« Reply #11 on: 01.01. 2019 02:47 »
G'day Brian.
I like your other alternative. Going for a ride to test it.
Cheers
'51 A7 plunger, '57 A7SS now A10CR, '76 XT500, '77 AG175 '83 CB1100F, '81 CB900F project.
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Online RDfella

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Re: original oil gallery
« Reply #12 on: 01.01. 2019 10:26 »
Nice to see so many alternative ideas. Bit like a design team think-tank. I appreciate the view I should ride the GF more often, but I have other bikes, some classic cars and a few other interests that conspire to reduce my riding time. The GF usually gets a ride around once a week (in decent weather) so the oil-in-sump aggravation is one that's really getting on my wick. As I've posted elsewhere, both my BSA B31 and M21 wet-sump, but to a far lesser degree. Also, one can ride them to clear the sump if necessary, whereas the GF belches out smoke and pours oil out of the breather if I try that. And, as stated a couple of posts ago, they can easily be fixed anyway by giving the ball a tap with a punch. The A10 requires a full engine strip to do that. Madness. No wonder BSA woke up and modified the system for the A65.
The valve in oil line approach is risky and if using a key requires a bit of re-wiring too. What I'm looking for is the easiest / cheapest / most reliable way to solve the issue and it seems to me that converting to the A65 type set-up is the answer. Of course, the ideal time to do that is when an engine is stripped but, at the time I had it down, I was unaware of this design weakness. When I get around to pulling the cover and pump, if I find the conversion I propose feasible, I intend using an air blast through the pressure release valve orifice to help clear swarf and to drill slowly with coarse feed, thereby minimising small chip production. A second air gun with small tube placed at the rear of the hole should guarantee no swarf gets where it shouldn't.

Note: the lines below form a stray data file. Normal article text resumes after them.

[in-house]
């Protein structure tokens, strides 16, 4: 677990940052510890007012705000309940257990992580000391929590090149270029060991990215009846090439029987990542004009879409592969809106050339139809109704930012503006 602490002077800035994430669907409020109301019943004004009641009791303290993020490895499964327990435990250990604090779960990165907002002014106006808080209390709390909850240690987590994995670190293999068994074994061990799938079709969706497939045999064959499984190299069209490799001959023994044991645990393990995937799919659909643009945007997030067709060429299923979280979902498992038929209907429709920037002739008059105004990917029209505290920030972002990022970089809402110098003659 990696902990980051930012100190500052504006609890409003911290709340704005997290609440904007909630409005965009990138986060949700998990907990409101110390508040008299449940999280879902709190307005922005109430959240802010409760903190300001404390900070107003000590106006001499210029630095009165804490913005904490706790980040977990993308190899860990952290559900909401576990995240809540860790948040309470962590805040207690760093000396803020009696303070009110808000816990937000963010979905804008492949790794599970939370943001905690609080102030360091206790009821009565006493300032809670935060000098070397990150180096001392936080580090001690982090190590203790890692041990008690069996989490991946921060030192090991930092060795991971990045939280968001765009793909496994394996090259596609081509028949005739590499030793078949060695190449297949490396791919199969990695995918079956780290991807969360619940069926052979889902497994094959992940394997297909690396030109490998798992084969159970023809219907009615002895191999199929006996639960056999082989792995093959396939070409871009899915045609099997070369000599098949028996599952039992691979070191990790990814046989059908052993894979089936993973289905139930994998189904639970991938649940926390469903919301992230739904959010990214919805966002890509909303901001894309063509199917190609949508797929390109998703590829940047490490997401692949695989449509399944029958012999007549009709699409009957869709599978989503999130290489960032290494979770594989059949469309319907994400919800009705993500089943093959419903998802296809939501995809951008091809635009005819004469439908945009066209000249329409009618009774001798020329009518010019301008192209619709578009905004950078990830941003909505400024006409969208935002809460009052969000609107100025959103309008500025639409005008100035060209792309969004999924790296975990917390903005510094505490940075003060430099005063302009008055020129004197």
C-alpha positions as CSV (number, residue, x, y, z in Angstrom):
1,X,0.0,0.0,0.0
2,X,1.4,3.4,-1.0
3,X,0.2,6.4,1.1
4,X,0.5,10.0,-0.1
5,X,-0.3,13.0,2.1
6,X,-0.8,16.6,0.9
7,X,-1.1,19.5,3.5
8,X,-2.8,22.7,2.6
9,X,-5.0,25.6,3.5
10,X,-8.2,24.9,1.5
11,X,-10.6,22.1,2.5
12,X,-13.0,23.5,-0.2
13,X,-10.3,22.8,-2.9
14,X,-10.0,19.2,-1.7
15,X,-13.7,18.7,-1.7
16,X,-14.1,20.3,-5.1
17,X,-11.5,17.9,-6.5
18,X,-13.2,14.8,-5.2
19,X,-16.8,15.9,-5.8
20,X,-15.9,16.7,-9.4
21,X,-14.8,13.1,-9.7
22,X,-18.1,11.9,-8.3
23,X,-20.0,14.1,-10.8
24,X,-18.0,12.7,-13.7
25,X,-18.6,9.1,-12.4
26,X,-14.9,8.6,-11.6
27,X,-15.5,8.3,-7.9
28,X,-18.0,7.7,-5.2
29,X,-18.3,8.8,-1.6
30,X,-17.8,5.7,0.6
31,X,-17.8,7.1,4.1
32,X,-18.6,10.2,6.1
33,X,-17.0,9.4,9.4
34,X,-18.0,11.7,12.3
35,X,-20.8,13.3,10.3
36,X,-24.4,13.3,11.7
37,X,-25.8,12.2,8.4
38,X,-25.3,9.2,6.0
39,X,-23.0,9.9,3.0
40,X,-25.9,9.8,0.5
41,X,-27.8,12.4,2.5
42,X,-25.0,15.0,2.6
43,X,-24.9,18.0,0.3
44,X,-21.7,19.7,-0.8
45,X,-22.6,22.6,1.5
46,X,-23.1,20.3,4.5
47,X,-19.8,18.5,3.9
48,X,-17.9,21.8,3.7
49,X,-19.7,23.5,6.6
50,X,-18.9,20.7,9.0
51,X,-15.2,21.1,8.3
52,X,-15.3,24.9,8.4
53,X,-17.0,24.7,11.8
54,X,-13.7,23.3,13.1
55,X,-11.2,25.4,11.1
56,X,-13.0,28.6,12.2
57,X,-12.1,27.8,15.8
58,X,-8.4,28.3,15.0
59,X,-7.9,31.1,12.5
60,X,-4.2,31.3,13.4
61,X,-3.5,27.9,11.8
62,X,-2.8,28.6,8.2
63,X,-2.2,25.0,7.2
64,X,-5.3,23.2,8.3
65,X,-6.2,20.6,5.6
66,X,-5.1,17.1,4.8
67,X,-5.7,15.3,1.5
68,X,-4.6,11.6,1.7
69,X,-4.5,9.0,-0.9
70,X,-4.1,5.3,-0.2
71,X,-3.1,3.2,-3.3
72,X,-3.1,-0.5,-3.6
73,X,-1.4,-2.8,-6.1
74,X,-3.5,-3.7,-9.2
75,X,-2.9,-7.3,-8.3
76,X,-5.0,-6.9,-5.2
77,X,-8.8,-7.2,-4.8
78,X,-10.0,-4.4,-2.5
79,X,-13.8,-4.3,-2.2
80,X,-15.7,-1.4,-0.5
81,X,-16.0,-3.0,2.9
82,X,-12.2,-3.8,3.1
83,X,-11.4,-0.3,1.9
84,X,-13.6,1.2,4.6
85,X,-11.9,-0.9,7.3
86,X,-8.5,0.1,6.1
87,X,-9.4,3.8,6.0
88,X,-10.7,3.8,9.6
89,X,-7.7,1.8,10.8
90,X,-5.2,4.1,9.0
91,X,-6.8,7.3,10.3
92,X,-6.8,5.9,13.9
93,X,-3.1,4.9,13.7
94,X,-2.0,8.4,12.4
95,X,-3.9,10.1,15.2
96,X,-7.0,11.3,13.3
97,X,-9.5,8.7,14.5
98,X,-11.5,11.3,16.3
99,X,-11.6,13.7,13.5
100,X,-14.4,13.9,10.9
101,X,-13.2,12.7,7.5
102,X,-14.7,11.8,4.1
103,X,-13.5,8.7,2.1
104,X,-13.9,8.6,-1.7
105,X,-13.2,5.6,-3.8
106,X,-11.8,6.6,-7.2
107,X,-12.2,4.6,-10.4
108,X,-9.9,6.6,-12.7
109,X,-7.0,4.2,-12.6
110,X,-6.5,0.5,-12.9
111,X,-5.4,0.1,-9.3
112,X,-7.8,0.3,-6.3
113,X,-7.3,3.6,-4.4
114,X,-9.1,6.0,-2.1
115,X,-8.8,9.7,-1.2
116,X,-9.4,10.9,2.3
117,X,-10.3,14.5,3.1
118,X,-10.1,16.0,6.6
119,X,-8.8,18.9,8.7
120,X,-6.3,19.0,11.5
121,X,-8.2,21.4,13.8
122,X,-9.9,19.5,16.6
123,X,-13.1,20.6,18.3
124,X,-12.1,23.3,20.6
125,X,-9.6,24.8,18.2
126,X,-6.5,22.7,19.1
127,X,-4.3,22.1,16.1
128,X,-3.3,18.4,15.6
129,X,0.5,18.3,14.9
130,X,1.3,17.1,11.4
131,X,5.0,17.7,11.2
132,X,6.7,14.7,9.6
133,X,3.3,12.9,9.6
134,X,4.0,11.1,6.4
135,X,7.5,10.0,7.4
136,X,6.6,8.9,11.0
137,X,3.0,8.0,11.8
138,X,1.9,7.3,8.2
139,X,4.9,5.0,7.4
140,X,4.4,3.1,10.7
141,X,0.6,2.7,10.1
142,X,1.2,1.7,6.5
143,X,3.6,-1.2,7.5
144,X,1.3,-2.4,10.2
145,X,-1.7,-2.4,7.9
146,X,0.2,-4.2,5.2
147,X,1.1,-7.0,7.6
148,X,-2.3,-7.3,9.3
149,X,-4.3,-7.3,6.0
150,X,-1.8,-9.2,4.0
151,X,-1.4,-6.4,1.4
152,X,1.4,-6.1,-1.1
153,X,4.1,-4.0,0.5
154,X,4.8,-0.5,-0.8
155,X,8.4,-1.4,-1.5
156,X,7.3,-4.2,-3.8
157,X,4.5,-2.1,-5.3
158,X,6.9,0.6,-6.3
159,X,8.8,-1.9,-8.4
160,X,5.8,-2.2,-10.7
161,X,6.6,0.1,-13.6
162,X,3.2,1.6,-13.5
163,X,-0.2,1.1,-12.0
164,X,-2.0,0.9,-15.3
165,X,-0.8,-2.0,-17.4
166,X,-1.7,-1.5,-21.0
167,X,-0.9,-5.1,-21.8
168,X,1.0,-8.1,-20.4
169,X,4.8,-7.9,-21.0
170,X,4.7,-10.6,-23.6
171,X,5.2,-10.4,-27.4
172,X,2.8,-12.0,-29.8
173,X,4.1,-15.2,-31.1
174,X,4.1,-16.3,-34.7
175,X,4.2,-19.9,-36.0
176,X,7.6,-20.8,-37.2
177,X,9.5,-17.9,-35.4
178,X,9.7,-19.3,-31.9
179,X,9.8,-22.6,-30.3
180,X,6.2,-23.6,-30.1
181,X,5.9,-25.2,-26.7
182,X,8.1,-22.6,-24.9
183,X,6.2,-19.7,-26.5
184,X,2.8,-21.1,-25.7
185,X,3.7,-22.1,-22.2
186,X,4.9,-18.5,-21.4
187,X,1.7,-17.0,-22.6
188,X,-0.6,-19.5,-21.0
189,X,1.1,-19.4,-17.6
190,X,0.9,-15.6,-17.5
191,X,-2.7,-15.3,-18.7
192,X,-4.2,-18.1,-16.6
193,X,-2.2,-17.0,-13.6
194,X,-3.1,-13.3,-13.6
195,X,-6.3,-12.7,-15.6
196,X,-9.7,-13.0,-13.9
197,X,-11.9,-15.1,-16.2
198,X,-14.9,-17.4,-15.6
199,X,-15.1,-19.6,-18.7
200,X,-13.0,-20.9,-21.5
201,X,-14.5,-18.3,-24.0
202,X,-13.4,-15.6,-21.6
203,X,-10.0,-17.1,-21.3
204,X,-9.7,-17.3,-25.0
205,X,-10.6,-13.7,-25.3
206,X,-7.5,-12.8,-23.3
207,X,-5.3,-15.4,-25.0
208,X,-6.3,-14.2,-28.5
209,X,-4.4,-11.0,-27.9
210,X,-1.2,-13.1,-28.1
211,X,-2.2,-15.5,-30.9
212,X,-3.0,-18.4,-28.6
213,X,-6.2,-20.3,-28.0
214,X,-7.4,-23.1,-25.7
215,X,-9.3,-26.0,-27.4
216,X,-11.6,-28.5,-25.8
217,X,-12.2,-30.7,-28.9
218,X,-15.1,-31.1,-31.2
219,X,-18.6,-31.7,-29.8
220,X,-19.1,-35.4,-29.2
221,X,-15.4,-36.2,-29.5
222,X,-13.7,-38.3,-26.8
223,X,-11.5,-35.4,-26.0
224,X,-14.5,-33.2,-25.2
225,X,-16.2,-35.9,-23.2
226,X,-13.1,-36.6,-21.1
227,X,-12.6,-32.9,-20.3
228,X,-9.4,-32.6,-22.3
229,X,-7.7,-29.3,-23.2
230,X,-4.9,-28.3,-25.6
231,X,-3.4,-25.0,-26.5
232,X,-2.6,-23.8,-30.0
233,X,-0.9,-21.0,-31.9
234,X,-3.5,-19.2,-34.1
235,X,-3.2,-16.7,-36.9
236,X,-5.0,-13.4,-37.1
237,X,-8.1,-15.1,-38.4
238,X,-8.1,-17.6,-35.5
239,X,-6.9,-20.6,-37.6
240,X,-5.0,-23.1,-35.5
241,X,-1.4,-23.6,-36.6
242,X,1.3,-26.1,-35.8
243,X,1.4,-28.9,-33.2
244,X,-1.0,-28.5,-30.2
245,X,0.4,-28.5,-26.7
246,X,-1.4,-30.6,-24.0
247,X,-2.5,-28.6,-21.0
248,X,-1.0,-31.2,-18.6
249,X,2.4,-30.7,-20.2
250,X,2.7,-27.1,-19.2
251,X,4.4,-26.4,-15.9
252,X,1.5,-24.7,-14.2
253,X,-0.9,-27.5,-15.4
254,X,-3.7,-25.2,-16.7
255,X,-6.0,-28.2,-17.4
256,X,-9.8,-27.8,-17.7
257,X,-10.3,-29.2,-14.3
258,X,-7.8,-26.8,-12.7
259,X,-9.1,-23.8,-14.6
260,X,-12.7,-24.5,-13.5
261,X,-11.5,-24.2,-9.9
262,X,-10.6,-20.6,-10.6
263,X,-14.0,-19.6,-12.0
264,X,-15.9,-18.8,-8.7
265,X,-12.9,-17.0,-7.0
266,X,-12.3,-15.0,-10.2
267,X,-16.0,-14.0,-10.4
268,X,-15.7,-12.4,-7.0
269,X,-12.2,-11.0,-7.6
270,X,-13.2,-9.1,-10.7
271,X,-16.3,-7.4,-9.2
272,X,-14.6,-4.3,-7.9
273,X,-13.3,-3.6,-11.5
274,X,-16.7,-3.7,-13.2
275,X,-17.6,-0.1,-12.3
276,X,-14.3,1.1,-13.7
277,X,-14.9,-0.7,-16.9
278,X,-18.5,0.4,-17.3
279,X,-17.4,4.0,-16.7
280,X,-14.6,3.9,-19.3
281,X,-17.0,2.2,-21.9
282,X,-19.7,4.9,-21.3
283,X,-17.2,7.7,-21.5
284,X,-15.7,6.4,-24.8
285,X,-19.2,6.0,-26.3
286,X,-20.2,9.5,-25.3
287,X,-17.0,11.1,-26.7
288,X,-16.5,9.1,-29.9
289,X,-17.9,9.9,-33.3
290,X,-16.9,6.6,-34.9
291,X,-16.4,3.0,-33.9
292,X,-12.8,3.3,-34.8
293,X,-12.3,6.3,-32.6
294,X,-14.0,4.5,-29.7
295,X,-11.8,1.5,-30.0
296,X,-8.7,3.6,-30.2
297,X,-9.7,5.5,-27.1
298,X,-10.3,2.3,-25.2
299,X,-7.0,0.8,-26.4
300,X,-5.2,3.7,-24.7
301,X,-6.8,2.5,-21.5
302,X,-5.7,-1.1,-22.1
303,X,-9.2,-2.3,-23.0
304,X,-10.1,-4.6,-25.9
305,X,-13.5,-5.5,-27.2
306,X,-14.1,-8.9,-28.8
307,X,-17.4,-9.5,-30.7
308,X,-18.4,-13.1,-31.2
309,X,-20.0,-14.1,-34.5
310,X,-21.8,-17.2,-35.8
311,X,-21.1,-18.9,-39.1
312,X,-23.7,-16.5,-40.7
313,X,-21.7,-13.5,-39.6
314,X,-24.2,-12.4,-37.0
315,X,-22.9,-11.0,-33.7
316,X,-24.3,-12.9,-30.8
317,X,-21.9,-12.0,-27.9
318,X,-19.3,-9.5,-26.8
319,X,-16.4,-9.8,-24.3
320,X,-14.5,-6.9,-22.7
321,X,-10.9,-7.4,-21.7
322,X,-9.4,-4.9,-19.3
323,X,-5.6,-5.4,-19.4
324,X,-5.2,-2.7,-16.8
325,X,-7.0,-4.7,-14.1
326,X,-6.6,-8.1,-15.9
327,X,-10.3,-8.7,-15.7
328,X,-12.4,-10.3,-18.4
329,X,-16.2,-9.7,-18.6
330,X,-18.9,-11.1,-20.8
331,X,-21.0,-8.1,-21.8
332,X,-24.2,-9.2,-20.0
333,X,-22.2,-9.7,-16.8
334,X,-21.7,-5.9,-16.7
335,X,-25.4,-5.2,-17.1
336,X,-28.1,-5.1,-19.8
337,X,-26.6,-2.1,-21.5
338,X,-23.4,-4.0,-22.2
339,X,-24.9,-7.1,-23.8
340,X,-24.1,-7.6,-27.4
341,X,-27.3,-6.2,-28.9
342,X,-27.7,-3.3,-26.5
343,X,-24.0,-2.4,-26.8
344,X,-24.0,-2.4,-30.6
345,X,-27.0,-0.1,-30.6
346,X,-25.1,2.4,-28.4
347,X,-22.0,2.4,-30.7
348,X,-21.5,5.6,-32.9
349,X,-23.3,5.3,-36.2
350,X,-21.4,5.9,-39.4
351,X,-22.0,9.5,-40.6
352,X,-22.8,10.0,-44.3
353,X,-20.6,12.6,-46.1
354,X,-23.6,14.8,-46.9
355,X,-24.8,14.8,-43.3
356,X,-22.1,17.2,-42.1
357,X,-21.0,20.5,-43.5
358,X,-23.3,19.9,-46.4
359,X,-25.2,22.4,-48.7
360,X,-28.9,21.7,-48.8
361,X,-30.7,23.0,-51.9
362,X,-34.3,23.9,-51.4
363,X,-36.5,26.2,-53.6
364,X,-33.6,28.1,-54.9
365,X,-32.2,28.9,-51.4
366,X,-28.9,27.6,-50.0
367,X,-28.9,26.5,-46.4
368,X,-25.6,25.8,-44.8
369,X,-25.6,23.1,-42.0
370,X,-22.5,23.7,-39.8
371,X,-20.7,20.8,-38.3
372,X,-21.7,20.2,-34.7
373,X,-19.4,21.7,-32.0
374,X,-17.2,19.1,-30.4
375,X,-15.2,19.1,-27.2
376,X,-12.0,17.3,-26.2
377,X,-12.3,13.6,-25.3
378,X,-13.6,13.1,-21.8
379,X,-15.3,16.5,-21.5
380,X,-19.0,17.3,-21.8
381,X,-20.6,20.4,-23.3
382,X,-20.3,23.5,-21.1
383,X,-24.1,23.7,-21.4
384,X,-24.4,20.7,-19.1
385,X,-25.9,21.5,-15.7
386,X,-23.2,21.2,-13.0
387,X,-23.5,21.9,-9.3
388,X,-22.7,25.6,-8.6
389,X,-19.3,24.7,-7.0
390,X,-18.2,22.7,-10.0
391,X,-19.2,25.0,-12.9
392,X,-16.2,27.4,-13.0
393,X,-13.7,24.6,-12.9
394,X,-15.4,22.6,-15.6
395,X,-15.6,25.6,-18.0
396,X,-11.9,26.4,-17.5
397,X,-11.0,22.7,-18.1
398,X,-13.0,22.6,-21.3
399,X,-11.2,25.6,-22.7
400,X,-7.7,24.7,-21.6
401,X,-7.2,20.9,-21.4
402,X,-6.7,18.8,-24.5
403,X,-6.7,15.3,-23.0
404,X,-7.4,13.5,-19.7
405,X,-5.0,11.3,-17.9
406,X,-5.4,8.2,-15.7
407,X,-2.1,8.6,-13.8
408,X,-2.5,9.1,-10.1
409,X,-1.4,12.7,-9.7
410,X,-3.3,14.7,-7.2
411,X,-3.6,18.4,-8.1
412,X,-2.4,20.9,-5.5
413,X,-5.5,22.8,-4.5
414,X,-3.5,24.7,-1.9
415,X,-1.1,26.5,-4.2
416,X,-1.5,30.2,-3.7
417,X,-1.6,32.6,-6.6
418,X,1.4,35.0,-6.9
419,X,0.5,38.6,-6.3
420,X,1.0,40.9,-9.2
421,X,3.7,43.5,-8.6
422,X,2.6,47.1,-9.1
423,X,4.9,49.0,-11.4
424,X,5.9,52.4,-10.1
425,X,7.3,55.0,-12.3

Best wishes to everyone for 2019.
'49 B31, '49 M21, '53 DOT, '58 Flash, '00 Firestorm, Weslake sprint bike.

Offline wortluck

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Re: original oil gallery
« Reply #13 on: 01.01. 2019 12:08 »
Just to add a comic moment to the discussion (it's all I can do 'cause I'm not as smart as you lot with the maths/engineering).  When I was a teenager, I had to fix a stripped spark plug hole on an old Mazda 323.  Not having a clue, I got one of my Dad's old taps, measured it against a larger spark plug (by eye) *eek*, and proceeded to cut the thread.  When I'd finished, and being concerned about swarf in the cylinder, I took the other plugs out and spun it over a few times (to eject the swarf). :o  Amazingly, the plug went straight in and it ran perfectly for years after. *beer*  I also reasoned that the filter would pick up the really small bits of metal. *dunno2* 

You will be pleased to know that I am far more careful with the Beeza. *good3*

Have a great New Year - Spring is on the way. *loveit*

Offline worntorn

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Re: original oil gallery
« Reply #14 on: 01.01. 2019 19:26 »

The valve in oil line approach is risky and if using a key requires a bit of re-wiring too. What I'm looking for is the easiest / cheapest / most reliable way to solve the issue

A bit of rewiring,  yes, if the bike does not already have an keyed ignition switch.
Risky, no it is not. You can't start the bike without oil flow.
It's on a one off engine I can't afford to replace, a 1360 Vincent.

The valve absolutely does stop the leakage and it was cheap/easy to do.
But I understand that it's not everyone's favourite.

Glen